The Speculative Approach
Miles Cooper explores the ‘hidden’ jobs market…
In most cases people apply for jobs that are advertised on websites or in magazines and newspapers, but what of the thousands of posts that get filled each year that are never advertised anywhere? This ‘hidden’ jobs market is something that most folk never consider tapping into but it can be a very lucrative area for the switched on jobseeker.
Many jobs go un-advertised because the organisation in question either has someone already in mind for the post or they have a good selection of CVs from people who have written in ‘on the off chance’. This is, of course, the ideal scenario for the organisation – recruitment is an expensive business and the quicker the right candidate can be found the better.
So, if you are appropriately qualified, have all the right experience and you happen to fall into the employer’s lap at just the right time…it’s likely that they’ll be interested in talking to you.
But how do you know who to write to and when?
You need to know your market. Do you keep up-to-date with developments and happenings within your field? Gathering intelligence about the sector you work in, or want to work in, is crucial. Is there an industry magazine that you can subscribe to? Are there websites that carry news stories specific to your sector?
Put simply, if you hear that Company A has won a big contract with, say, a government department, it is reasonable to assume that they might be recruiting staff for the commencement of the contract. Now is the time to get your CV in – not weeks or months later when job ads start to appear in the papers and websites. So, it pays to be well informed and to have your ear to the ground.
When approaching a company about potential or unadvertised vacancies, the covering letter that accompanies your CV is vitally important. Firstly, always write to a named individual. This may be an HR person with responsibility for the department or section that someone with your skills is likely to work in, or it may be the director or senior manager of that section, but either way you need to make it your business to find out who is responsible for recruiting people like you!
Begin your letter with a brief paragraph that states your reason for writing to this particular organisation at this particular moment in time – this is where your intelligence gathering can really pay off. Demonstrating knowledge of some new development, project or contract the organisation is involved in can only reflect well on you.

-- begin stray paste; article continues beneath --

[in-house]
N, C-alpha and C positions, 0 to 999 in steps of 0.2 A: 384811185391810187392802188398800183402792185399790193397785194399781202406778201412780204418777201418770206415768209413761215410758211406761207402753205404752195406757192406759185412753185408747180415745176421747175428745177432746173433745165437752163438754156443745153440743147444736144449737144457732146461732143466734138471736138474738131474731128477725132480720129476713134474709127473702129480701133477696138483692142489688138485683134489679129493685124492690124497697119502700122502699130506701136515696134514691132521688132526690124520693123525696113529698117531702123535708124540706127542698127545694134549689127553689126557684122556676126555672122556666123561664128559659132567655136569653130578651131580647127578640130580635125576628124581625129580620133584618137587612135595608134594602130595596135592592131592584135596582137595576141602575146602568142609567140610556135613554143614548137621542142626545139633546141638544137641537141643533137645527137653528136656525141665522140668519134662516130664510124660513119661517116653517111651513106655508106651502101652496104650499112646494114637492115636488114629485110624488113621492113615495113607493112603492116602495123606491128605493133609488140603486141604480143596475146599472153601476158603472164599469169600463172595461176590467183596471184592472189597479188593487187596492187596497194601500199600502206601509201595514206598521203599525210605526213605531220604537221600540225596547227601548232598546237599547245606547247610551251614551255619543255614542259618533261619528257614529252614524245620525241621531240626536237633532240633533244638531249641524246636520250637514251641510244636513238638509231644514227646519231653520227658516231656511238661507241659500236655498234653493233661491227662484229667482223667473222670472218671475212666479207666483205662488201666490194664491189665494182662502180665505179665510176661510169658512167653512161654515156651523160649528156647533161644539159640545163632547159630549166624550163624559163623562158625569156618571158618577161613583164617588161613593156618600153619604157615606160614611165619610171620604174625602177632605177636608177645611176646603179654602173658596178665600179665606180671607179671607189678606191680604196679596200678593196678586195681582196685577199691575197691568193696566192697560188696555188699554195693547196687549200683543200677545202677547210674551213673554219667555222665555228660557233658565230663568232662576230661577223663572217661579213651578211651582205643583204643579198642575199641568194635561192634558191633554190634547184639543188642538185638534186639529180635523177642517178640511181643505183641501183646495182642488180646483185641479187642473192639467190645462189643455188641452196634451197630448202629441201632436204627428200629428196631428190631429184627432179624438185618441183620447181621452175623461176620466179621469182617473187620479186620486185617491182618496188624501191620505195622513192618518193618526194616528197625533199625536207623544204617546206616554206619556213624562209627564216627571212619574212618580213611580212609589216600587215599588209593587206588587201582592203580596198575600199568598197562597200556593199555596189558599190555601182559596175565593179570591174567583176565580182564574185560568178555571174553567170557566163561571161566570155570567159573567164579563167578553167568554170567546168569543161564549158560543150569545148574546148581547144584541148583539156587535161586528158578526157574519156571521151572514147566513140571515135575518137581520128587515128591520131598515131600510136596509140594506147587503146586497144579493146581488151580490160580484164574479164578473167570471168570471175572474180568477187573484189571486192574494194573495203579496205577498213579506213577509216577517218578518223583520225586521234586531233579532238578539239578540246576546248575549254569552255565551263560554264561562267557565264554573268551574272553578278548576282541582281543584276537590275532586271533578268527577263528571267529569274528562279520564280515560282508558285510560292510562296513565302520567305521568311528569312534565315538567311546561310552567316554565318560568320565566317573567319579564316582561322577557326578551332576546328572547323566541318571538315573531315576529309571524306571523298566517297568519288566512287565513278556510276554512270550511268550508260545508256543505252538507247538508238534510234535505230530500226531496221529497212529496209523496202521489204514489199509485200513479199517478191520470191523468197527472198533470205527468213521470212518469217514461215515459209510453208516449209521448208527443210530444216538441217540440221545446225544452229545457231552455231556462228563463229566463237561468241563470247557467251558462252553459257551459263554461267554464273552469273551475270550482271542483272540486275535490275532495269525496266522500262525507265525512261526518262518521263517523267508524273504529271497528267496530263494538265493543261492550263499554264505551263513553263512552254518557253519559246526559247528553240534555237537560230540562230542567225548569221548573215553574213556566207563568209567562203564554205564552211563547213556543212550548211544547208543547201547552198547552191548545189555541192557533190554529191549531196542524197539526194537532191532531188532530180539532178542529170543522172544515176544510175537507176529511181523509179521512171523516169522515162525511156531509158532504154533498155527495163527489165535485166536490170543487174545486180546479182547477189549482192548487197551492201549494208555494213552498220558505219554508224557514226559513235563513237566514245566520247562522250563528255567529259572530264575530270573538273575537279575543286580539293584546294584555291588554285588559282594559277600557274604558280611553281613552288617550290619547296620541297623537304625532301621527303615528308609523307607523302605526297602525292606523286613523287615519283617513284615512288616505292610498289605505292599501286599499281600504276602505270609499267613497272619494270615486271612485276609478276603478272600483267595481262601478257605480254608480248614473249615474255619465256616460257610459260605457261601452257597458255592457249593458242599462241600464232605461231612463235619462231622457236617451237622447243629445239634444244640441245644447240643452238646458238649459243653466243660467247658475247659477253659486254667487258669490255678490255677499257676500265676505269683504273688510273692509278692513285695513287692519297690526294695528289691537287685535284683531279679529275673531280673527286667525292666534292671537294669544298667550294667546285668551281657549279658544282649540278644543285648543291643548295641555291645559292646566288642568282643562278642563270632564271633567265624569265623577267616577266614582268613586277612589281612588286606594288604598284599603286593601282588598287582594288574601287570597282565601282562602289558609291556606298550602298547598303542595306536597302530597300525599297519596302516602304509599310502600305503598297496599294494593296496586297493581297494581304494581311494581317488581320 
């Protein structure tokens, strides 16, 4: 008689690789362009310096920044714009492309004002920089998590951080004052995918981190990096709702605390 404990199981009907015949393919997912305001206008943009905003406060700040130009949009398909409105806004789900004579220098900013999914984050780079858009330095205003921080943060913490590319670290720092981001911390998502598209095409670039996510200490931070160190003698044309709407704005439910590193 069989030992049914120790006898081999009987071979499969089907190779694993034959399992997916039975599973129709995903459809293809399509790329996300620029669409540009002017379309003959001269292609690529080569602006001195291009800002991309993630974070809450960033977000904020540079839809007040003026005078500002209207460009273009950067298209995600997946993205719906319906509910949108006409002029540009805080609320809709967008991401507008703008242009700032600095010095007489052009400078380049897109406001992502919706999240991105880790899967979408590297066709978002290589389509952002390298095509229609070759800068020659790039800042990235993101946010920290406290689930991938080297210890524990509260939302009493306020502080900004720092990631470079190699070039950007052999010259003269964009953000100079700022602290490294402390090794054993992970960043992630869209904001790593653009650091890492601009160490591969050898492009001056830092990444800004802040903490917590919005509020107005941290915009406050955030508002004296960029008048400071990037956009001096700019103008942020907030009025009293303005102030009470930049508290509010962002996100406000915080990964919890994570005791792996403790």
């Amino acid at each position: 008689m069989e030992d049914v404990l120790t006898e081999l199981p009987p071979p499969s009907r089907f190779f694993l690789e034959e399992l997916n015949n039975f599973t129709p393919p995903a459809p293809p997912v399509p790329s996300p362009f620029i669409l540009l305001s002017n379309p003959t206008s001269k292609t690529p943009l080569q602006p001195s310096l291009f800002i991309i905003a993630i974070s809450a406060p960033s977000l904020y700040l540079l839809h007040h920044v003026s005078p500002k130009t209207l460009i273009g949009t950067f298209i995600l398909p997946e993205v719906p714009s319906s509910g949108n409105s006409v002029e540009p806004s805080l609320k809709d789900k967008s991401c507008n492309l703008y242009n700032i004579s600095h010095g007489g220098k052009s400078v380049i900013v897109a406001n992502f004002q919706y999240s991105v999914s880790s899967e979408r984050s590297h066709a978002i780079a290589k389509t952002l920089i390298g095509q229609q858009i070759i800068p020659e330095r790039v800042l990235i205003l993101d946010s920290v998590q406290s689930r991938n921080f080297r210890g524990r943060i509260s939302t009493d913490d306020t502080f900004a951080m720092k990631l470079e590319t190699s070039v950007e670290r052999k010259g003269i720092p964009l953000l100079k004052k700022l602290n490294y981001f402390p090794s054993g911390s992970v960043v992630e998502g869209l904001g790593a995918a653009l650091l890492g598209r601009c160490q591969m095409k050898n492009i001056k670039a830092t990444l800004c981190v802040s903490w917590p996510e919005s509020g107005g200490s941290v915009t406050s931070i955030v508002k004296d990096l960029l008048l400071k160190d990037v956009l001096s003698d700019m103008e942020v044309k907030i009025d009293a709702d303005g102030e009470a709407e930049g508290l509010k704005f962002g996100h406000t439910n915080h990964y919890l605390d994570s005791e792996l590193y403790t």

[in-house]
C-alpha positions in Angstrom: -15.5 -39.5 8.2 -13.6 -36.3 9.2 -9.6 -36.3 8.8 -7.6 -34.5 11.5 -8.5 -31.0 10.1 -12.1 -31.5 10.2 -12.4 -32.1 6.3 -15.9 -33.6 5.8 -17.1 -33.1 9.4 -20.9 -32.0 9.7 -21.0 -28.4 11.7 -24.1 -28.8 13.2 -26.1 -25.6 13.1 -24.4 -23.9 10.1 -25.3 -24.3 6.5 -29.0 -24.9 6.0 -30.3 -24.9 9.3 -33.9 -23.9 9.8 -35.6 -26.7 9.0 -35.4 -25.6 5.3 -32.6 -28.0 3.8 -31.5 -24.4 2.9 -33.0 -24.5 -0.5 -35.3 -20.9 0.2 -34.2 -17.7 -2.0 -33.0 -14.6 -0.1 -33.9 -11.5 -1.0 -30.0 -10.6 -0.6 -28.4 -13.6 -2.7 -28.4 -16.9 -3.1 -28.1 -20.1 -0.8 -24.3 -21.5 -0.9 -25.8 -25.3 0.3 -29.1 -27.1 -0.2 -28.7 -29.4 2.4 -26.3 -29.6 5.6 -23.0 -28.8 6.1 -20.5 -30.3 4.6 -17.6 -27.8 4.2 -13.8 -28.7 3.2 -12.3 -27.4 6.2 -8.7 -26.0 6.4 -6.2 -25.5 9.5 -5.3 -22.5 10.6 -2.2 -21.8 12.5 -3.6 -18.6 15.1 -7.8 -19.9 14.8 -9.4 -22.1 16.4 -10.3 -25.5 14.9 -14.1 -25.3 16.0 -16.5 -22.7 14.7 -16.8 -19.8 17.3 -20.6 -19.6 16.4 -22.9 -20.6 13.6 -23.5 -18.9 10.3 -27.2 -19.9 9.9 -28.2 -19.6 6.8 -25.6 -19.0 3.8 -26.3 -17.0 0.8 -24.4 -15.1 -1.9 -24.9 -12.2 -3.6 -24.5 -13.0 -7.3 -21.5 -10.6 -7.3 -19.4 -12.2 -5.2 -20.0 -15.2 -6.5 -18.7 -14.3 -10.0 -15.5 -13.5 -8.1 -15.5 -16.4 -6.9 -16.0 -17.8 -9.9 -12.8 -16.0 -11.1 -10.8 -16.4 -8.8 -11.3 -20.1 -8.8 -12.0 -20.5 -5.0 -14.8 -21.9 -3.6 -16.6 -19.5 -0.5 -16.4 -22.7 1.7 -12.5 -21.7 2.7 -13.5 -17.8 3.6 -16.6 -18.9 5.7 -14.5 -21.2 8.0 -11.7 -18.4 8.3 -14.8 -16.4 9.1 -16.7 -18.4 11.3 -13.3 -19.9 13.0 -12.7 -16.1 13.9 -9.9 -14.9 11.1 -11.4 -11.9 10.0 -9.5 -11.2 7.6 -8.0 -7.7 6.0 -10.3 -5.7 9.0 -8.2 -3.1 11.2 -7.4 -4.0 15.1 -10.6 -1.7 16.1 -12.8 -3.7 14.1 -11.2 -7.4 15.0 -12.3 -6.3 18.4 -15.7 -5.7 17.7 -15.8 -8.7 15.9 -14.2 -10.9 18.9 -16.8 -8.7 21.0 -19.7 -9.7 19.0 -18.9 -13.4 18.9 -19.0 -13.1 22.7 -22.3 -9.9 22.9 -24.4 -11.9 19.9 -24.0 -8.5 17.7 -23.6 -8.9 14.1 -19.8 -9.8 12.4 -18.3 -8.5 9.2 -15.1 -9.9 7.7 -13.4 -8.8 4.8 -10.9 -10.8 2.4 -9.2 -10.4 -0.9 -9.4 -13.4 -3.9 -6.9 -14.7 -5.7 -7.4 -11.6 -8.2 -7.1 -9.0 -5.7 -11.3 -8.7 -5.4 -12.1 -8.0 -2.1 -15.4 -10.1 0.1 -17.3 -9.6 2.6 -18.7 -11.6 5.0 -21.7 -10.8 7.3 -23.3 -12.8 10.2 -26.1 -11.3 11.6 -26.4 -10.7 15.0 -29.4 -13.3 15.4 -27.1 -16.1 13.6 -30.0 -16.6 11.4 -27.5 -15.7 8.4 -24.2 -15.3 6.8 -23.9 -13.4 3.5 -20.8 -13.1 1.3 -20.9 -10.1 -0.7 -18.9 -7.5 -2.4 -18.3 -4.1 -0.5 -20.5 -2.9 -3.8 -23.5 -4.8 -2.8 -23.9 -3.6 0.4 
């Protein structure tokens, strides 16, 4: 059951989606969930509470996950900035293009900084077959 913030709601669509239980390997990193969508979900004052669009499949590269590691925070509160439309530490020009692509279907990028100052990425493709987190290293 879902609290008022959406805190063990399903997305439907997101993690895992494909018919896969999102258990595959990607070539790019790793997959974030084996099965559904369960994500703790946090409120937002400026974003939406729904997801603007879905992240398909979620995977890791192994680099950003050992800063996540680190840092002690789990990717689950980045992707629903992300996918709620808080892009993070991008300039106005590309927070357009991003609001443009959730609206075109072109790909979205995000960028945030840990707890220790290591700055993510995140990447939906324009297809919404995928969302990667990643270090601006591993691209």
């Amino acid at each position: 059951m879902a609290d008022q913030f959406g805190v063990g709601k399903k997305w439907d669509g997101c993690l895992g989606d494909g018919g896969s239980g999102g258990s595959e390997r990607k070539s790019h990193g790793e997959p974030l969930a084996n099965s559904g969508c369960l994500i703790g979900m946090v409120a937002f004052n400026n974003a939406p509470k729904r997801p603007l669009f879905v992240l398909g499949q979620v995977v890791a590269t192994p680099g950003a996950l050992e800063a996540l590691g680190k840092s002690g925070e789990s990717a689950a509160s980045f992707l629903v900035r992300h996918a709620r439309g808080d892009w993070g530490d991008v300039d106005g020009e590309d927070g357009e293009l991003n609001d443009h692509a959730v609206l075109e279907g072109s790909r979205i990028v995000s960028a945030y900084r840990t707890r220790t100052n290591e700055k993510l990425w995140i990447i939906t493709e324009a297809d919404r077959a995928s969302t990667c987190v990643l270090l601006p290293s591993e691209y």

The main body of the letter is your sales pitch – you need to highlight just what the benefits to the company are in employing you. When stressing the kind of role you are interested in you should convey the skills and experience you’ve acquired, as well as the success you’ve enjoyed in similar positions. Leave them in no doubt as to the added value you can bring to the role.
In closing your letter you should: reaffirm your interest in the organisation and the role you are after; draw the reader’s attention to your enclosed CV; and state how you will be following this letter up, e.g. you could say ‘I will call you early next week to discuss the above in greater detail and at this time we can perhaps arrange a short meeting.’
It goes without saying that the CV you enclose with this letter should not be your ‘standard’ resume. Instead, it should be specifically tailored to the type of post you are expressing an interest in.
When You Meet
The job of your letter (and CV) is to generate sufficient interest in you from the organisation that they are keen to meet with you to discuss opportunities. It is likely that the subject of your approach will come up – this is a good thing. This gives you the opportunity to demonstrate knowledge of the company’s activities and plans as well as to reassert your suitability for the role in question.
Even if a job offer is not forthcoming straight away, you are now on their radar – not only do they have your CV, they have met you face-to-face and you will have made a positive impression with your innovative approach.